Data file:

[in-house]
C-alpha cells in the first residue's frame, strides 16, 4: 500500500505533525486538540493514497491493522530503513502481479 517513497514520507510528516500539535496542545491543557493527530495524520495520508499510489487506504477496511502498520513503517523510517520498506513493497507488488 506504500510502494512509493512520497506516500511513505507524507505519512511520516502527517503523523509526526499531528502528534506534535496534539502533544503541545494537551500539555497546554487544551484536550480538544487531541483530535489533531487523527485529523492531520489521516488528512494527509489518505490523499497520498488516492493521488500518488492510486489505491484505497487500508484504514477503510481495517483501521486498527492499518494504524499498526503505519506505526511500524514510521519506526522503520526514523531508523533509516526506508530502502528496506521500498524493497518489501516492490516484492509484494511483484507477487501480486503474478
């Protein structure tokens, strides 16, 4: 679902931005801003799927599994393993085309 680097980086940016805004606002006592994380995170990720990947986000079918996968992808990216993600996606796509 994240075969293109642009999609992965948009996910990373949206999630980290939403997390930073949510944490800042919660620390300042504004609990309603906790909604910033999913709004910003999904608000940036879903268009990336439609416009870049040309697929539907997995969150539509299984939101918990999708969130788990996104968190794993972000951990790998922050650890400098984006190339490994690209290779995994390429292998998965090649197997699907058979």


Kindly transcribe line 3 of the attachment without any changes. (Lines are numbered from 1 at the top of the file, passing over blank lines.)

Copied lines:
């Protein structure tokens, strides 16, 4: 679902931005801003799927599994393993085309 680097980086940016805004606002006592994380995170990720990947986000079918996968992808990216993600996606796509 994240075969293109642009999609992965948009996910990373949206999630980290939403997390930073949510944490800042919660620390300042504004609990309603906790909604910033999913709004910003999904608000940036879903268009990336439609416009870049040309697929539907997995969150539509299984939101918990999708969130788990996104968190794993972000951990790998922050650890400098984006190339490994690209290779995994390429292998998965090649197997699907058979």